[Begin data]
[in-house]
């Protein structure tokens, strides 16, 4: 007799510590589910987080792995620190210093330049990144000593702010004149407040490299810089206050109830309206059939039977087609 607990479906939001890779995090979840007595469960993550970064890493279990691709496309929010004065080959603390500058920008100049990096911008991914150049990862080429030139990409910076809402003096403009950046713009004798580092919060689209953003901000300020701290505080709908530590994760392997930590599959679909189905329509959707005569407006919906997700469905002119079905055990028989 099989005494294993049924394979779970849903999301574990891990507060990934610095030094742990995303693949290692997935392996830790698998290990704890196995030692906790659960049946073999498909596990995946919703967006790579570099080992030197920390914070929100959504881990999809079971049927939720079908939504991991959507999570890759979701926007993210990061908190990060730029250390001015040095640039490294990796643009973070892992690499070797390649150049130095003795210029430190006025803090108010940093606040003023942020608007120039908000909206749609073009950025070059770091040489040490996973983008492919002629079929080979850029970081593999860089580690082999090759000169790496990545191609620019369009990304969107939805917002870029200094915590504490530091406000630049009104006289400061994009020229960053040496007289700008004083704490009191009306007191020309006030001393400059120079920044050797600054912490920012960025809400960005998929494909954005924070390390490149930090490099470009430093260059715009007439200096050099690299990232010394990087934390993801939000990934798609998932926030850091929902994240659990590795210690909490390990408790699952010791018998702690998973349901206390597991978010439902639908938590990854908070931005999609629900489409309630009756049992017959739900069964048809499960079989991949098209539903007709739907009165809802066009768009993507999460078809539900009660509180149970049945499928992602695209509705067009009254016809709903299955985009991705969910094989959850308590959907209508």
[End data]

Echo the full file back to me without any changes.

[in-house]
């Protein structure tokens, strides 16, 4: 007799510590589910987080792995620190210093330049990144000593702010004149407040490299810089206050109830309206059939039977087609 607990479906939001890779995090979840007595469960993550970064890493279990691709496309929010004065080959603390500058920008100049990096911008991914150049990862080429030139990409910076809402003096403009950046713009004798580092919060689209953003901000300020701290505080709908530590994760392997930590599959679909189905329509959707005569407006919906997700469905002119079905055990028989 099989005494294993049924394979779970849903999301574990891990507060990934610095030094742990995303693949290692997935392996830790698998290990704890196995030692906790659960049946073999498909596990995946919703967006790579570099080992030197920390914070929100959504881990999809079971049927939720079908939504991991959507999570890759979701926007993210990061908190990060730029250390001015040095640039490294990796643009973070892992690499070797390649150049130095003795210029430190006025803090108010940093606040003023942020608007120039908000909206749609073009950025070059770091040489040490996973983008492919002629079929080979850029970081593999860089580690082999090759000169790496990545191609620019369009990304969107939805917002870029200094915590504490530091406000630049009104006289400061994009020229960053040496007289700008004083704490009191009306007191020309006030001393400059120079920044050797600054912490920012960025809400960005998929494909954005924070390390490149930090490099470009430093260059715009007439200096050099690299990232010394990087934390993801939000990934798609998932926030850091929902994240659990590795210690909490390990408790699952010791018998702690998973349901206390597991978010439902639908938590990854908070931005999609629900489409309630009756049992017959739900069964048809499960079989991949098209539903007709739907009165809802066009768009993507999460078809539900009660509180149970049945499928992602695209509705067009009254016809709903299955985009991705969910094989959850308590959907209508």